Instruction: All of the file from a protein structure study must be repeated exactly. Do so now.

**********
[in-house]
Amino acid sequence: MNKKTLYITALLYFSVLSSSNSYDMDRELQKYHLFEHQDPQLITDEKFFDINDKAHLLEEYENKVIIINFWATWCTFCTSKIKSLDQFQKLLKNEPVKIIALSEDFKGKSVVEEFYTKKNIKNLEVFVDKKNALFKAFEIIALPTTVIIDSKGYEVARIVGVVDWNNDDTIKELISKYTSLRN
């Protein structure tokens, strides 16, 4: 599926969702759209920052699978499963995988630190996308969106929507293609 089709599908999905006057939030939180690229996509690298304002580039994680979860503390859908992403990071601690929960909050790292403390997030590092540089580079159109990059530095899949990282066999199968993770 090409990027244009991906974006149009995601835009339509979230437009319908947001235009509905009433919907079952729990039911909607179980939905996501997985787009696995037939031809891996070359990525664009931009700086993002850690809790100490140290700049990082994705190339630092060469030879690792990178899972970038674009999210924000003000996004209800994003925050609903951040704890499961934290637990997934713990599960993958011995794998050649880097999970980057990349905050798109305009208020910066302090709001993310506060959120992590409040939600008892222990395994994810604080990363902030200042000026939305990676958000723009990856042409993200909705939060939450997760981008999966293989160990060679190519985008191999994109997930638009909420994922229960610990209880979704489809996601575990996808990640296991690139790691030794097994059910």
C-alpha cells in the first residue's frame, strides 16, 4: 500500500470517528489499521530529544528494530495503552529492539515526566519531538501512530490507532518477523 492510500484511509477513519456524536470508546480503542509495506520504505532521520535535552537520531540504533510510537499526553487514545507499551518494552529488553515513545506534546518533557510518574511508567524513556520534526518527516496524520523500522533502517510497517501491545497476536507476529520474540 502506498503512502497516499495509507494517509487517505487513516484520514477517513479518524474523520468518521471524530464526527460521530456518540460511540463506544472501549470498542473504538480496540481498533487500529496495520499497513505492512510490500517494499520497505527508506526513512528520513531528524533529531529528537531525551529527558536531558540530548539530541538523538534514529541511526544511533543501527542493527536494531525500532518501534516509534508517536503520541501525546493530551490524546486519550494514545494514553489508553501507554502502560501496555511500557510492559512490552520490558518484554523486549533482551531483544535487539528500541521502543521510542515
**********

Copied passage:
[in-house]
Amino acid sequence: MNKKTLYITALLYFSVLSSSNSYDMDRELQKYHLFEHQDPQLITDEKFFDINDKAHLLEEYENKVIIINFWATWCTFCTSKIKSLDQFQKLLKNEPVKIIALSEDFKGKSVVEEFYTKKNIKNLEVFVDKKNALFKAFEIIALPTTVIIDSKGYEVARIVGVVDWNNDDTIKELISKYTSLRN
């Protein structure tokens, strides 16, 4: 599926969702759209920052699978499963995988630190996308969106929507293609 089709599908999905006057939030939180690229996509690298304002580039994680979860503390859908992403990071601690929960909050790292403390997030590092540089580079159109990059530095899949990282066999199968993770 090409990027244009991906974006149009995601835009339509979230437009319908947001235009509905009433919907079952729990039911909607179980939905996501997985787009696995037939031809891996070359990525664009931009700086993002850690809790100490140290700049990082994705190339630092060469030879690792990178899972970038674009999210924000003000996004209800994003925050609903951040704890499961934290637990997934713990599960993958011995794998050649880097999970980057990349905050798109305009208020910066302090709001993310506060959120992590409040939600008892222990395994994810604080990363902030200042000026939305990676958000723009990856042409993200909705939060939450997760981008999966293989160990060679190519985008191999994109997930638009909420994922229960610990209880979704489809996601575990996808990640296991690139790691030794097994059910």
C-alpha cells in the first residue's frame, strides 16, 4: 500500500470517528489499521530529544528494530495503552529492539515526566519531538501512530490507532518477523 492510500484511509477513519456524536470508546480503542509495506520504505532521520535535552537520531540504533510510537499526553487514545507499551518494552529488553515513545506534546518533557510518574511508567524513556520534526518527516496524520523500522533502517510497517501491545497476536507476529520474540 502506498503512502497516499495509507494517509487517505487513516484520514477517513479518524474523520468518521471524530464526527460521530456518540460511540463506544472501549470498542473504538480496540481498533487500529496495520499497513505492512510490500517494499520497505527508506526513512528520513531528524533529531529528537531525551529527558536531558540530548539530541538523538534514529541511526544511533543501527542493527536494531525500532518501534516509534508517536503520541501525546493530551490524546486519550494514545494514553489508553501507554502502560501496555511500557510492559512490552520490558518484554523486549533482551531483544535487539528500541521502543521510542515